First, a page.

Types of Pine Trees in Texas (With Pictures) – Identification Guide

Types of Pine Trees in Texas (With Pictures) - Identification Guide

Texas is home to several species of native pine trees. From the common loblolly pine and shortleaf pine to the dwarf mugo pine, these majestic coniferous trees thrive in Texas. Although pine trees are cold-hardy conifers, many species of these evergreen trees thrive in the hot, dry, and sometimes humid climate of Texas.

Texas pine trees perform well throughout the largest state in the United States. From the arid climate in the west of Texas to the warm, subtropical conditions in Central and East Texas, pine trees are an important part of the landscape.

Which are the best pine trees for growing in the Lone Star State? This article examines the most popular species of pine trees in Texas, including their characteristics, growth rate, and general appearance. Knowing about their features will help you identify pine trees in Texas landscapes.

Texas Pine Trees Facts

Several species of pine trees, including the loblolly, shortleaf, and ponderosa pines, thrive in Texas. These coniferous evergreen trees are cone-bearing plants in the genus Pinus. The fast-growing softwood trees have needle-like leaves, egg-shaped seed-containing cones, and reddish-brown bark.

Texas pine trees grow in various regions throughout the state. For example, east Texas has sandy soils and a wetter climate, ideal conditions for growing loblolly, shortleaf, and longleaf pines. On the other hand, in west Texas, the dry, arid climate is ideal for pine trees like the pinyon and ponderosa pines.

The loblolly pine tree is the most common pine tree species in Texas. The coniferous evergreens are prevalent in forests in the eastern part of the state, east of Abilene to the Louisiana border. Loblolly pines are important for timber and landscaping in the southern US.

The tallest pine trees in Texas are the loblolly and shortleaf pines. The loblolly pine (Pinus taeda) is a fast-growing evergreen that can reach heights of 100 to 120 ft. (30 – 36 m). On the other hand, the shortleaf pine (Pinus echinata) grows 65 to 150 ft. (20 – 45 m) tall.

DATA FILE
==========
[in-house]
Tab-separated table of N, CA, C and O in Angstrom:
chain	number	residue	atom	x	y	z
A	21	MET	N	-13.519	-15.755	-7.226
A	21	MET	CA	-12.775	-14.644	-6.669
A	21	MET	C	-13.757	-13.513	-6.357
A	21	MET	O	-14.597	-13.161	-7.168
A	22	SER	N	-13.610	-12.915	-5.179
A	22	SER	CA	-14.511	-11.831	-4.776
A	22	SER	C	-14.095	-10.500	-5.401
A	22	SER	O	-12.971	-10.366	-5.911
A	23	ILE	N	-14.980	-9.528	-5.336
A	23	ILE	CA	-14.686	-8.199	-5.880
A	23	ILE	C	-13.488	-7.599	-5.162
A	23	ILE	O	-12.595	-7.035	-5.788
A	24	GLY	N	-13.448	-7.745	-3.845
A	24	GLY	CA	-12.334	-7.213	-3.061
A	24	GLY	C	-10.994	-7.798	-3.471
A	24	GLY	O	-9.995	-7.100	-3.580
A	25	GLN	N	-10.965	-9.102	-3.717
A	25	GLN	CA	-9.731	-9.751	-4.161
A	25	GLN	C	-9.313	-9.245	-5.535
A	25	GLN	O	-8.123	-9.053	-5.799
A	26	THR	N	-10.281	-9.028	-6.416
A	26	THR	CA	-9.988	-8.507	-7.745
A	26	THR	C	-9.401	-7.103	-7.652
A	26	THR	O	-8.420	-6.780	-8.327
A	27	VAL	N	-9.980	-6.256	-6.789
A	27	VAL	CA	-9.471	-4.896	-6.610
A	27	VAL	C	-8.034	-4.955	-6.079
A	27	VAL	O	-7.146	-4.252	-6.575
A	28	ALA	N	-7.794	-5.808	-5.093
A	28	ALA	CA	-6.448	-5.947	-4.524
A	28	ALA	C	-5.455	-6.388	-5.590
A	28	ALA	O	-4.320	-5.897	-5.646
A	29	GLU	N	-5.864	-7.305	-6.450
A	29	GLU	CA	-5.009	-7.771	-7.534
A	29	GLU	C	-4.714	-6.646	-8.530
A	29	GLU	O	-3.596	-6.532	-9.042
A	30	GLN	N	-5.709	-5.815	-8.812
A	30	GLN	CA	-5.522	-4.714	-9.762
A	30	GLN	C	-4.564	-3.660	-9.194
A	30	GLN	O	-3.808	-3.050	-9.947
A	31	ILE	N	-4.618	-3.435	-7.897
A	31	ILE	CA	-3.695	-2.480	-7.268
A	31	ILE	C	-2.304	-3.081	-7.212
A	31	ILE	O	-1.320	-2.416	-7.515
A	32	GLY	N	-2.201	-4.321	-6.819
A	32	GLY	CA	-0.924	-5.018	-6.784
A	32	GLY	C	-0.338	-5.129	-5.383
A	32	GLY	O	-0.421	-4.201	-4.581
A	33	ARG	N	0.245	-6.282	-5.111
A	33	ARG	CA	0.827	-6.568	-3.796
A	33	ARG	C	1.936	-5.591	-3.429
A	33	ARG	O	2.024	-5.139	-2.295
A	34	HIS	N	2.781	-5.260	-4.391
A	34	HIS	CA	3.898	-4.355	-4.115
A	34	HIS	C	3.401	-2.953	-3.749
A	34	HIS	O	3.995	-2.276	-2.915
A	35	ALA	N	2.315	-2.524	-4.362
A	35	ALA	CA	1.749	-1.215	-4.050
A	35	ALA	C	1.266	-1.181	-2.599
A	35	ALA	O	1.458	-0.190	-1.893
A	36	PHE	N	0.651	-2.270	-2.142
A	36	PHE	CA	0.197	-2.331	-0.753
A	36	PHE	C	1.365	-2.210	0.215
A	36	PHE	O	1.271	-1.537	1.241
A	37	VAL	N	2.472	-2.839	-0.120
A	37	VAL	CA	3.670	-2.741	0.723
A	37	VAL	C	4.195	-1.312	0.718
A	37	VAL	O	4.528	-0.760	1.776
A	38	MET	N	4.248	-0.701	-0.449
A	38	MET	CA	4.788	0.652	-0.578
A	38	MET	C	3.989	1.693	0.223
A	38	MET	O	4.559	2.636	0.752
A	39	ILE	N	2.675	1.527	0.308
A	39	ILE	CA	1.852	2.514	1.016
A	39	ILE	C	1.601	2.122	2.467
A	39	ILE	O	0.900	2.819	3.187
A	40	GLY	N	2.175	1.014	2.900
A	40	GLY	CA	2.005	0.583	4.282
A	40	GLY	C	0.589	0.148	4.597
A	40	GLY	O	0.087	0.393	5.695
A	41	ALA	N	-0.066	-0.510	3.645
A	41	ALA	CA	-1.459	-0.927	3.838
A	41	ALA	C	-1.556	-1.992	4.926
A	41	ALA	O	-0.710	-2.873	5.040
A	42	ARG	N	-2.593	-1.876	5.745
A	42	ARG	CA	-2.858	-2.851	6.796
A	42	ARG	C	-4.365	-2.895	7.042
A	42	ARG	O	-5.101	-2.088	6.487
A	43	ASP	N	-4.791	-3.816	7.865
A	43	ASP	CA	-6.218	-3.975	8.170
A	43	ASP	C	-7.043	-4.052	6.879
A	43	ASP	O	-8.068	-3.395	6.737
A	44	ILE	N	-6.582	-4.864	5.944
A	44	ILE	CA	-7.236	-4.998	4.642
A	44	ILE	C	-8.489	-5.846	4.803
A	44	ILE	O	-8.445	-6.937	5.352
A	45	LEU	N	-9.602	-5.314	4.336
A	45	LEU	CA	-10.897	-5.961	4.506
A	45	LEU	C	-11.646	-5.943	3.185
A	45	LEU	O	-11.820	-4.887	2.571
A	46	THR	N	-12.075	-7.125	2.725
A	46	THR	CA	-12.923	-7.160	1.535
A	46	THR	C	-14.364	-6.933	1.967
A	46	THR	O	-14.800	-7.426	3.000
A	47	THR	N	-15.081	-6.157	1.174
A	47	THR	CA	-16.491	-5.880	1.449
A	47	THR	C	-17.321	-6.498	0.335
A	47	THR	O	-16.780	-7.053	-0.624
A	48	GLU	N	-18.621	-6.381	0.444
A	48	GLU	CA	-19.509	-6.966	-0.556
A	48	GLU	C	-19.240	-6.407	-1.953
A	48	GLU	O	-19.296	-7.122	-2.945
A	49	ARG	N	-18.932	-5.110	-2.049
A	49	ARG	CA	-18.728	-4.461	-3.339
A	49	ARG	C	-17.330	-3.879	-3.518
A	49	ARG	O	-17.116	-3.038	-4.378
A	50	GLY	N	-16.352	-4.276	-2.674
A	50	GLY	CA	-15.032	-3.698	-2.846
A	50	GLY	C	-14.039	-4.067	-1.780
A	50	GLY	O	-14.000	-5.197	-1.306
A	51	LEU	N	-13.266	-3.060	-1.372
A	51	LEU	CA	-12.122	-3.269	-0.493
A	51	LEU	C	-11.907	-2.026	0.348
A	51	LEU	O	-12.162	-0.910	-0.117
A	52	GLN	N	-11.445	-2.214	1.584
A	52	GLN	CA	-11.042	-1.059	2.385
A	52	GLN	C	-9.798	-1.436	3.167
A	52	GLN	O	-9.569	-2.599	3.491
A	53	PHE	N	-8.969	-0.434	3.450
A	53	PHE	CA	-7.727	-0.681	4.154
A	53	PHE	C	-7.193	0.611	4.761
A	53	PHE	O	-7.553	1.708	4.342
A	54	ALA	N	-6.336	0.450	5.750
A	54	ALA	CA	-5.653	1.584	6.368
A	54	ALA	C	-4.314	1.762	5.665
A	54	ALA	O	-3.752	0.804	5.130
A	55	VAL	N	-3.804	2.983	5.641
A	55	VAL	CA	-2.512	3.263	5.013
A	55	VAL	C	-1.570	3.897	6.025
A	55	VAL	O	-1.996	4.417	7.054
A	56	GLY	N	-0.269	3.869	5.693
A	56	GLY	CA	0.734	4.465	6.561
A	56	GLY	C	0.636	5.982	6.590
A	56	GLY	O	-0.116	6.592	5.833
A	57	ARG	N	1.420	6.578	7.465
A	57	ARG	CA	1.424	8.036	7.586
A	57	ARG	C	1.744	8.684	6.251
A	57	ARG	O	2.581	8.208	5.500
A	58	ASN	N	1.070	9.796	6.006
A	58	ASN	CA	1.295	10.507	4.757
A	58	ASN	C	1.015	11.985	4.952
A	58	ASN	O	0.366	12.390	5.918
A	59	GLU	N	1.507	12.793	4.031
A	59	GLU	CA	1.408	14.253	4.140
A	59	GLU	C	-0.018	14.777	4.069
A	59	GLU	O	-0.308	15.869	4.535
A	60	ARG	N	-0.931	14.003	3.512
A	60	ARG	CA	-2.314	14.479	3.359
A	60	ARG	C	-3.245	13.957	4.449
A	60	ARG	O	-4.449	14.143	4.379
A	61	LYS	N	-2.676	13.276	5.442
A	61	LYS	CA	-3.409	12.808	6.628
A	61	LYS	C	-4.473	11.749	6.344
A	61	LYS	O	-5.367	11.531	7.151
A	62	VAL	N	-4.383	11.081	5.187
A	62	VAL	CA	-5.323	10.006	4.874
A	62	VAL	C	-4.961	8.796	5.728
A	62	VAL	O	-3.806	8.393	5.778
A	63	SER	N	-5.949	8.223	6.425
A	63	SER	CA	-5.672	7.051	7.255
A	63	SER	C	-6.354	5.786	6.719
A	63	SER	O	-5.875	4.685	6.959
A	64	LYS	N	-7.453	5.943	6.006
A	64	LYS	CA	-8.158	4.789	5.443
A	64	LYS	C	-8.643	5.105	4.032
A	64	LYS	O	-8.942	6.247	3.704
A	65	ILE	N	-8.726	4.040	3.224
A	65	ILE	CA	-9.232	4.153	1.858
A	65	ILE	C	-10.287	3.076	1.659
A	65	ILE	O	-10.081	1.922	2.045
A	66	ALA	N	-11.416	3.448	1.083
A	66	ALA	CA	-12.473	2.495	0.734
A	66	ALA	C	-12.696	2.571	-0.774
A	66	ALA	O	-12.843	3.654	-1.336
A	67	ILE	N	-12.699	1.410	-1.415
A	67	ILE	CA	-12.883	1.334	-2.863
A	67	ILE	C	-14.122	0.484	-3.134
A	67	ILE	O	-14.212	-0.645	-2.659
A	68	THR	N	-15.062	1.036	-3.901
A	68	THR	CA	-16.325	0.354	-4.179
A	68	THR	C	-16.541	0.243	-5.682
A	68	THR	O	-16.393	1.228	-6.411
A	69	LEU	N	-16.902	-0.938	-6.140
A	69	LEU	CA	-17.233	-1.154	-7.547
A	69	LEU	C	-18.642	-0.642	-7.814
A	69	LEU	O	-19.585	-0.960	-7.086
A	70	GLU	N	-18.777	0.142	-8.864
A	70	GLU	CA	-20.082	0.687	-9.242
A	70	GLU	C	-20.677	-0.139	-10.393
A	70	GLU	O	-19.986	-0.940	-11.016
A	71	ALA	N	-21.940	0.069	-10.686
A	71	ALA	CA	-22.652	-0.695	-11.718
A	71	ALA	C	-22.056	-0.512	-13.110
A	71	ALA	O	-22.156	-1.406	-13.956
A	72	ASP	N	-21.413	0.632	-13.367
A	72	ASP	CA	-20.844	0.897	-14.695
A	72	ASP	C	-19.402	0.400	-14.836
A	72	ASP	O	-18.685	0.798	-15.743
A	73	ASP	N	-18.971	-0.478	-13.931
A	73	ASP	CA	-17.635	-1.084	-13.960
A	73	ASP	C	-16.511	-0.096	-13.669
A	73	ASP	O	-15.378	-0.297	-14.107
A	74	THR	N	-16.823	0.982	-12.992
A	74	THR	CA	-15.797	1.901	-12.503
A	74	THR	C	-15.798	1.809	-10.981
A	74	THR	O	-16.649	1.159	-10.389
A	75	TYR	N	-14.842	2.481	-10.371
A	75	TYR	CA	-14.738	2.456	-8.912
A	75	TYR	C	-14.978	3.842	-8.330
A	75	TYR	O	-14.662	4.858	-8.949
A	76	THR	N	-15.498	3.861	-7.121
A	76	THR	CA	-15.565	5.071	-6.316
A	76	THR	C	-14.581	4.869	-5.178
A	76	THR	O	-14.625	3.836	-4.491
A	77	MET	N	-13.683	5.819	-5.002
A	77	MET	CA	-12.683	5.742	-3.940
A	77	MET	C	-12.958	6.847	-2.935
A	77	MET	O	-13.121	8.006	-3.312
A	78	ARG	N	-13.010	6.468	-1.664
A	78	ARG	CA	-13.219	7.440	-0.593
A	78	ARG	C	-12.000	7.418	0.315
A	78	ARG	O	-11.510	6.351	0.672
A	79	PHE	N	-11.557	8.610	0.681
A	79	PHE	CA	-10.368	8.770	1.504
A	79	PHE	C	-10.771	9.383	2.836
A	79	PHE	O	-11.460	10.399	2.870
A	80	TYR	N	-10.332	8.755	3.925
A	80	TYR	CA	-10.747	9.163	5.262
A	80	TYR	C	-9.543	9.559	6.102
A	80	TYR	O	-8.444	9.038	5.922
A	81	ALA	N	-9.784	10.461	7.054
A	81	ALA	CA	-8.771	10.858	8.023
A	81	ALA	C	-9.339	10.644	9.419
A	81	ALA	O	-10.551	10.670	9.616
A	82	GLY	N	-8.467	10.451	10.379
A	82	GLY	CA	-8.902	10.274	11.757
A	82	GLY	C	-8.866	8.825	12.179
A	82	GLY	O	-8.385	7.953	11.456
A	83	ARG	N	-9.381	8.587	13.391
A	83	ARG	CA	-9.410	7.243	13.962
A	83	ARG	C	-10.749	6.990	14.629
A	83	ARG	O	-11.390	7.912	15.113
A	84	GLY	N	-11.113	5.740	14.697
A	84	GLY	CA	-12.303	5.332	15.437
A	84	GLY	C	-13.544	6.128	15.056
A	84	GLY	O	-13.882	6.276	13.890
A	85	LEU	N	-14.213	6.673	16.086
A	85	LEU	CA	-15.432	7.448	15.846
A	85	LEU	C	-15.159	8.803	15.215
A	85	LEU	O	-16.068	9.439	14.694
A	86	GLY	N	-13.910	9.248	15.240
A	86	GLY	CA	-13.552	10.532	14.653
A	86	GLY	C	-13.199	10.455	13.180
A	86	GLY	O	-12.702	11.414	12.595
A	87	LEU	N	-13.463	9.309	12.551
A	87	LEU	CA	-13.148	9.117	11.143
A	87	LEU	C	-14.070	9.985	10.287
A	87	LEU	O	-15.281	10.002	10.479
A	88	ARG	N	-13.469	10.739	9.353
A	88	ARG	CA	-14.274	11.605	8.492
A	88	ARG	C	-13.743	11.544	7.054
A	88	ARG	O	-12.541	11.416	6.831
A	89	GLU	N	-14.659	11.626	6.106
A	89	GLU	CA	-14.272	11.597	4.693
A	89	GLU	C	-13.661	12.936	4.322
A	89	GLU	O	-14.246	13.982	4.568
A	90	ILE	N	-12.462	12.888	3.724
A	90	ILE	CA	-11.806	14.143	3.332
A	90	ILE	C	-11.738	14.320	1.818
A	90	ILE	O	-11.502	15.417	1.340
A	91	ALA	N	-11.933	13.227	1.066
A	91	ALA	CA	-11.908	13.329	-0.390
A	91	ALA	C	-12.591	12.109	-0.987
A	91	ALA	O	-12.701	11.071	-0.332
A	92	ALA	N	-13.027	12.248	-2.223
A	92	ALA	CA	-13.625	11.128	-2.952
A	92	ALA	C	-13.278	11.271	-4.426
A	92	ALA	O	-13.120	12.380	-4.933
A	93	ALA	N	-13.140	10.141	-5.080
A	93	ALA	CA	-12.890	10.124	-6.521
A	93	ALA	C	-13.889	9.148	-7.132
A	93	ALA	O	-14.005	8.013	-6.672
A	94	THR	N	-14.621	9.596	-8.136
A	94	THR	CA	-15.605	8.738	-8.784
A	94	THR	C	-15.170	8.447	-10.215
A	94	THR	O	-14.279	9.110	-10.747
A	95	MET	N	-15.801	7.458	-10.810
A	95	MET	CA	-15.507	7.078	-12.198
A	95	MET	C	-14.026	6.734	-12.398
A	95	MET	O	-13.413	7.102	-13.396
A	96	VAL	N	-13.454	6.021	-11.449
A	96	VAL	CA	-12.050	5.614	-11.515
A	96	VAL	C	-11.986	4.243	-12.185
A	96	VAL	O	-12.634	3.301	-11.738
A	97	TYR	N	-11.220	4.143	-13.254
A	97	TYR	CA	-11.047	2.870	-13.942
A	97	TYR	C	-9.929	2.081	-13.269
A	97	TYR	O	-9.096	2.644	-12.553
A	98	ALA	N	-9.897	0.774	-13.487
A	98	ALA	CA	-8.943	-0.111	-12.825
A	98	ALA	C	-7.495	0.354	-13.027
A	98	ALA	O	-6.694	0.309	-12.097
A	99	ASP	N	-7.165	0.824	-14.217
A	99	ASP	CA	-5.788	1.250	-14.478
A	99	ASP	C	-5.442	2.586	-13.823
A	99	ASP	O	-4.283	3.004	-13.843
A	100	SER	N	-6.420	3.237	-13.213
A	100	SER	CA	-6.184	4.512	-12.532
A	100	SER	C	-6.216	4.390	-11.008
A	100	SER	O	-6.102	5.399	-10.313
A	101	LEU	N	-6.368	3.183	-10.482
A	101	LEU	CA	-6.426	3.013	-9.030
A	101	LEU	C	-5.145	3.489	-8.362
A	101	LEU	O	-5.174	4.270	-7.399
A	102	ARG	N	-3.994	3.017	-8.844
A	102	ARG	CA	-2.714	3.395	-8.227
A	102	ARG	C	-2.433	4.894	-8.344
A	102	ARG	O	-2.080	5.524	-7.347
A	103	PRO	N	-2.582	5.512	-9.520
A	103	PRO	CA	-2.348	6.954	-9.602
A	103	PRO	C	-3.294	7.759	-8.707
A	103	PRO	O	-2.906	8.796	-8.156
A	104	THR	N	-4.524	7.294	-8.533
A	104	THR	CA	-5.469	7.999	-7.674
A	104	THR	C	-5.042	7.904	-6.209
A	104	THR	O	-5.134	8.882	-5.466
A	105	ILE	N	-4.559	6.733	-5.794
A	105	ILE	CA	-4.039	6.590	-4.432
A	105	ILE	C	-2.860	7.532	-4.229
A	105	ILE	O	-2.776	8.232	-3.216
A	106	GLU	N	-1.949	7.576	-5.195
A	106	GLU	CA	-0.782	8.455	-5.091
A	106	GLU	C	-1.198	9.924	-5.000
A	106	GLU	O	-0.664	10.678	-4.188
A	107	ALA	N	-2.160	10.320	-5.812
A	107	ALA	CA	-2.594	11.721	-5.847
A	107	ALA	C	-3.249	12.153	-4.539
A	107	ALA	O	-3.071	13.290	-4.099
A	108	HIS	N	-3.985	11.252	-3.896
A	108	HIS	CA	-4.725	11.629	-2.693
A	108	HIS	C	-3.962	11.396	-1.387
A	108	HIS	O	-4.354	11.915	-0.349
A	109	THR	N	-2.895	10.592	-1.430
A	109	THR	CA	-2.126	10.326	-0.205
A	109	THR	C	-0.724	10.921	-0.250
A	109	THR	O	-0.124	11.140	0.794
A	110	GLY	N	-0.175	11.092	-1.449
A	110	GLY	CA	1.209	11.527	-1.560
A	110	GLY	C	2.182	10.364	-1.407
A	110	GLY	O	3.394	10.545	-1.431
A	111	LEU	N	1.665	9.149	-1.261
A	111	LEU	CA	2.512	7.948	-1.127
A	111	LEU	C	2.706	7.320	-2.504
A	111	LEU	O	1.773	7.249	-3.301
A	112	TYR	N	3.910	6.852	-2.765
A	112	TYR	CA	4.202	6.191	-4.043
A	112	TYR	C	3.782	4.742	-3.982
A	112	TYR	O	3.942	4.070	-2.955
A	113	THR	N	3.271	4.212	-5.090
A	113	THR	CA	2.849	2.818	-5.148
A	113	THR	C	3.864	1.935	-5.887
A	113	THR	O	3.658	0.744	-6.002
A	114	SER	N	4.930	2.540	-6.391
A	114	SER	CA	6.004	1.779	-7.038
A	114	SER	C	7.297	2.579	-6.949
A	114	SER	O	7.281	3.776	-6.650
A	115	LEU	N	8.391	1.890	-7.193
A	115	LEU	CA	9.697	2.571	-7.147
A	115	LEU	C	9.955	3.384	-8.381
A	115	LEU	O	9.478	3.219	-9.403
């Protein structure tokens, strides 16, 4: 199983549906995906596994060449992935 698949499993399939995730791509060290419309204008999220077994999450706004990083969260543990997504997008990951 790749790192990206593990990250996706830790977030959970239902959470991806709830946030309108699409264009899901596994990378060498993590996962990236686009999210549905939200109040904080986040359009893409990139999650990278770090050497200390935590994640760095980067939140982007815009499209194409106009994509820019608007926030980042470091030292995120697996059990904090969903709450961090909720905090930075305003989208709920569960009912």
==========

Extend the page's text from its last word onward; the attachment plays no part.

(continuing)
Both tree species are native to Texas and thrive in the hot, humid climate of east Texas.

Texas Pine Tree Needles

Texas pine tree needles are slender and grow in bundles (called fascicles) of two or three. Typically dark green needles on Texas pines grow 3” to 10” (7.5 – 25 cm) long. However, the native longleaf pine needles are 10” to 18” (25 – 45 cm) long.

Pine needles on Texas trees can be bluish-green, dark green, or silvery green. They also have a strong pine scent and a pungent resinous flavor. The needles remain on the tree year-round, making the Texas pine an evergreen coniferous tree.

Texas Pine Tree Cones

Texas pine tree cones are identified by their egg, conical, or cylindrical shape and light brown woody scales. Depending on the pine species, the cones can measure between 1.5” and 12” (4 – 30 cm) long. Texas pine cones typically take two years to mature. Many contain edible seeds—pine nuts, which are also an important food source for wildlife.

Texas Pine Tree Bark

The bark of Texas pine trees varies between species. However, it is generally reddish-brown and forms thick plates and deep ridges as the tree matures. A characteristic growth habit of pine trees is how the branches are arranged in whorls around the trunk.

However, it’s good to note that the bark isn’t the best way to identify pine trees in Texas. This is because many species of trees have similar bark texture and color. The bark within a particular species can also differ depending on the growing conditions.

How to Identify Texas Pine Trees

Identifying a pine tree in Texas requires looking at the needles, cones, bark, and overall shape of the tree. Pine tree needles grow in bunches of two or three. Next, check the cones. The shape of the scaly ovoid structures is typically unique to the pine species.